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Make a graph of [A] versus time for zero-, first-, and

Chemistry | 8th Edition | ISBN: 9780547125329 | Authors: Steven S. Zumdahl ISBN: 9780547125329 153

Solution for problem 3 Chapter 12

Chemistry | 8th Edition

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Chemistry | 8th Edition | ISBN: 9780547125329 | Authors: Steven S. Zumdahl

Chemistry | 8th Edition

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Problem 3

Make a graph of [A] versus time for zero-, first-, and second-order reactions. From these graphs, compare successive half-lives.

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Chapter 16: Carbohydrates 16.3 Some Important Oligosaccharides  Oligomers of sugars­ disaccharides­ formed by linking two monosaccharides units by glyosidic bonds  What makes Sucrose an Important Compound o Sucrose­ able sugar­ from sugarcane and sugar beets o Monosaccharide units­ alpha D glucose and beta­D­fructose o Alpha C1 carbon of glucose is linked to beta C2 carbon of fructose in a glyosidic linkage o Sucrose is not reducing sugar because both anomeric groups are involved in glycosidic linkages o Free glucose is reducing sugar­ free fructose can give positive test (ketone rather than aldehyde in opening chain form) o When sucrose is consumed­ hydrolyzed to glucose and fructose­ degraded by metabolic processes to provide energy o Some artificial sweeteners derived from sucrose, less dangerous o Splenda­ differs from sucrose because of three hydroxyl groups replaced with chlorines and configuration at carbon 4 of six­membered pyranose is inverted  galactose derivative o Hydroxyl groups replaced by chlorine are bonded to carbon 1 and 6 of fructose and carbon4 of galactose o Sucralose is not metabolize by bond­ does not provide calories  safe sugar substitute  Are any other Disaccharides important to us o Lactose­ disaccharide with beta­d­glucose o Galactose is C­4 epimer of glucose  only difference from glucose is C4 configuration is inverted o Anomeric carbon of glucose not involved in glycosidic linkage o 2 anomeric forms of lactose  designated by glucose residue o Lactose is reducing sugar because the group at the anomeric carbon of glucose portion is not involved in a glyosidic linkage  free to react with oxidizing agents o Maltose­ disaccharide from hydrolysis of starch  Had two residues of D­glucose in a alpha (1­4) linkage  Differences from cellobiose by glycosidic linkage  Mammals can digest maltose but not cellobiose  Maltose is used in milk and beer 16.4 Structures and Functions of Polysaccharides  Polysaccharide­ many monosaccharides are linked together  Occur in organisms that are compose of very few types of monosaccharide compontes  Homopolysaccharide­ only one type of monomer  Heteropolysaccharide­ more than one type of monomer  Glucose is most common monomer  Polysaccharides include specification of which monomers are present and sequence of monomers  Requires type of glycosidic linkage  Cellulose and chitin­ polysaccharides with beta glycosidic linkages­ structural materials  Starch and glycogen­ polysaccharides with alpha glycosidic linkages  serve as carbs storage polymers in plants and animals  How Do Cellulose and Starch differ From Each other o Cellulose is major structural component in plants o Linear homopholysaccharide of beta­D­glucose, all residues are linked in a beta 1­4 glycosidic bond o Individual chains are hydrogen bonded together o Animals cant hydrolyze cellulose o Cellulases­ hydrolyze cellulose by attacking the alpha and beta linkages between glucose  Is there more than one form of starch o Importance of carbs as energy sources is that there are uses for some polysaccharides in metabolism o Starches­ polymers of alpha­d­glucose that occurs in plant cells o Types of starches can be distinguished from one another by chain branching o Starches are storage molecules­ mechanism for releasing glucose from starch when organism needs energy o Alpha and beta amylase­ attack alpha 1­4 linkages o Amylose can be completely degraded to glucose and maltose  How is Glycogen related to starch o Glycogen­ branched chain polymer of alpha­d­glucose o Has chain of alpha 1­4 linkages with alpha 1­6 linkages at branch points o Main difference is that glycogen is more highly branched o Every glycogen molecule there is a protein called glycogenin o Number of branch points is important­ more branched polysaccharide­ more water soluble o Organism needs energy quickly­ glycogen phosphorylase has more potential targets if there are more branches  quicker mobilization of glucose  What is Chitin o Polysaccharide that is similar to cellulose in both structure and function, also has linear homopolysaccharide with all the residues linked in beta 1­4 linkages o Differs from cellulose because of monosaccharide unit o Has N­acetyl­beta­d­glucosamine o Plays structural role and has mechanical strength because of how the individual strands are held together by hydrogen bonds o Component of exoskeletons of invertebrates, occurs in cell walls  What roles do Polysaccharides play in structure of cell walls o Heteropolysaccharides are major components of bacterial cell walls o Distinguishing feature­ polysaccharides are cross linked by peptides o Cross links of bacterial cell walls have small peptides o Tetrapeptides are cross linked by another small peptide and have five amino acids o Occurrence of d amino acids and nactylmuramic acid shows a biochemical and structural difference between prokaryotes and eukaryotes o Extensive cross linking produces three dimensional network of mechanical strength o Peptidoglycan­ formed by cross linking of polysaccharides by peptides o Pectin­ polymer made up of d­galacturonic acid­ derivative of galactose o Extracted from plants because of commercial importance o Lignin­ polymer of coniferyl alcohol­ tough and durable material  Do Polysaccharides play any specific roles in connective tissues o Glycosaminoglycans­ polysaccharide based on repeating disaccharide where one of the sugars is an amino sugar and one of them has negative charge o Polysaccharides involved in wide variety of cell functions 16.5 Glycoproteins  Have carb residue and polypeptide chain  Antibodies­ bind to and immobilize antigens  Carbs are important in antigenic determinants­ portions of an antigenic molecule that antibodies recognize and to which they bind  How are Carbs important in the immune response o Super important in determinates of blood groups o A,B, AB, O blood groups o Distinctions between groups depend on oligosaccharide portions of glycoprotiens on surface of blood cells o All blood types­ oligosaccharides contains sugar L­fuctose o Type A­ has N­Acetylglactosamine on the non­reducing end of oligosaccharide o Type B­ alpha­d­Glactose o Type O­ has neither terminal residues present o AB­ has both terminal residues o Glydoprotiens are also in eukaryotic cell membranes o Proteoglycans­ glycoproteins with high carbohydrate content o Constantly being synthesized and broken down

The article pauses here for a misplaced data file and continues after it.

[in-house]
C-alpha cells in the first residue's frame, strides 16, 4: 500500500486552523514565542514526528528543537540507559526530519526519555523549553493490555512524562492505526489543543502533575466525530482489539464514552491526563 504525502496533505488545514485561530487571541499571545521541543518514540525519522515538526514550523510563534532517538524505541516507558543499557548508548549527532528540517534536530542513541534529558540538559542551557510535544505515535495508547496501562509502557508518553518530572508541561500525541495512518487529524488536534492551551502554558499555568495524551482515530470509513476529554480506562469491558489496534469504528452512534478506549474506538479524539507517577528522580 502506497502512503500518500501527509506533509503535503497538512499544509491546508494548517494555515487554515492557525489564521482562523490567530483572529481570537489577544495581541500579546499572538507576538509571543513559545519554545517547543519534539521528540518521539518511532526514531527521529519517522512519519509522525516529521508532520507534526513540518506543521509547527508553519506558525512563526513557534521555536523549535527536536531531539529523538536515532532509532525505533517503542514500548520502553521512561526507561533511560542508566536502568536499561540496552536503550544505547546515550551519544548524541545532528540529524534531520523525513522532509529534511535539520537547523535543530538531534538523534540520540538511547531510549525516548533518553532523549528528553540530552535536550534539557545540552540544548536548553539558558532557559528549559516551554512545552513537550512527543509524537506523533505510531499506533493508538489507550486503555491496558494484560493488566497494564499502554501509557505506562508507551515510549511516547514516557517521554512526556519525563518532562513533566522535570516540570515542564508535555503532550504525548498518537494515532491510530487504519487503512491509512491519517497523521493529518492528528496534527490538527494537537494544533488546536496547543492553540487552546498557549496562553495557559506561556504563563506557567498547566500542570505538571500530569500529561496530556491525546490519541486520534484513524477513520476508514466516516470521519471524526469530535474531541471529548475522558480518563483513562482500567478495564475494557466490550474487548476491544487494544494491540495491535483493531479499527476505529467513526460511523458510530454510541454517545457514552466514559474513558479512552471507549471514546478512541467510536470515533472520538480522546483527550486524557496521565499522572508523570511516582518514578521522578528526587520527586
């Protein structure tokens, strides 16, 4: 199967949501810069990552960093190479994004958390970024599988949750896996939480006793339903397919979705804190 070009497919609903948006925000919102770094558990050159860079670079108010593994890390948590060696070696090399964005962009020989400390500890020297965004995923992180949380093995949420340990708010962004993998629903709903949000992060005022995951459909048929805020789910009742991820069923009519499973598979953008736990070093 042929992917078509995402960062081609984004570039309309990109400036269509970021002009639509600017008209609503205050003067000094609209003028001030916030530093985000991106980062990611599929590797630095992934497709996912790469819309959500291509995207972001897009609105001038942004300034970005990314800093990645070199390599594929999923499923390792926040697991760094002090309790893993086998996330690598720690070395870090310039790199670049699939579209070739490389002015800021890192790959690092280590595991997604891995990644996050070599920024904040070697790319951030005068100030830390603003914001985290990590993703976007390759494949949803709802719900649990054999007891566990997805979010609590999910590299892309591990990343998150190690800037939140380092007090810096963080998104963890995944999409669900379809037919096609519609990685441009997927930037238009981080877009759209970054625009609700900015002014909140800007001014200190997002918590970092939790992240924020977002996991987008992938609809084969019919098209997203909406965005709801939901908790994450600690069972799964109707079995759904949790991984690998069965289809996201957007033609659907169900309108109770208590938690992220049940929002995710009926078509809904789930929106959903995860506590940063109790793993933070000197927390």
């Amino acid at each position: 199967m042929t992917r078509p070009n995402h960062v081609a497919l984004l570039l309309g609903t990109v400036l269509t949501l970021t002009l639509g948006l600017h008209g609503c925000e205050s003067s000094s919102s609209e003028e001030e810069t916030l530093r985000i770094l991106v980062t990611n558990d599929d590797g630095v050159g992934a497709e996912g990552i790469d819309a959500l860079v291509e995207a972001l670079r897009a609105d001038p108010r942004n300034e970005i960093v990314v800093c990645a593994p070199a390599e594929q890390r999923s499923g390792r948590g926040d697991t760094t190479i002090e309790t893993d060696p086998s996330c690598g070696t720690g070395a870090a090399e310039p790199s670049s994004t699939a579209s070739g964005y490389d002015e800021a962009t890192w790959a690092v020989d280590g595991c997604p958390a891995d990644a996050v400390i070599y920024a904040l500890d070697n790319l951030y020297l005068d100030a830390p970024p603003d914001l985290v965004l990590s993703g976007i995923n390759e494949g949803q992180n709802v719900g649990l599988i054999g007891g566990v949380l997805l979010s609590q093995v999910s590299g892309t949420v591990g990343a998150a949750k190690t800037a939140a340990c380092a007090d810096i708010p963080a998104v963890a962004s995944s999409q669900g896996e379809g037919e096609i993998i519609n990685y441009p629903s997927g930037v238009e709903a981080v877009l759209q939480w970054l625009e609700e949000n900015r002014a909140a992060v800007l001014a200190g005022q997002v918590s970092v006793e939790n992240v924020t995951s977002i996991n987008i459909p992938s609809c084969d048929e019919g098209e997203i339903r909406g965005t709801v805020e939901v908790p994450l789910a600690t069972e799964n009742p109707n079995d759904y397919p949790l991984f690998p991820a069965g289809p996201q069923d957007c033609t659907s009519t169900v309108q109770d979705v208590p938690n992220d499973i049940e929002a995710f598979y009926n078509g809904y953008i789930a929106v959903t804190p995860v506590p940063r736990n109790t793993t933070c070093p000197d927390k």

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Chapter 12, Problem 3 is Solved
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Textbook: Chemistry
Edition: 8
Author: Steven S. Zumdahl
ISBN: 9780547125329

The answer to “Make a graph of [A] versus time for zero-, first-, and second-order reactions. From these graphs, compare successive half-lives.” is broken down into a number of easy to follow steps, and 19 words. This full solution covers the following key subjects: Compare, graph, Graphs, half, Lives. This expansive textbook survival guide covers 22 chapters, and 2897 solutions. This textbook survival guide was created for the textbook: Chemistry, edition: 8. The full step-by-step solution to problem: 3 from chapter: 12 was answered by , our top Chemistry solution expert on 11/15/17, 04:25PM. Chemistry was written by and is associated to the ISBN: 9780547125329. Since the solution to 3 from 12 chapter was answered, more than 252 students have viewed the full step-by-step answer.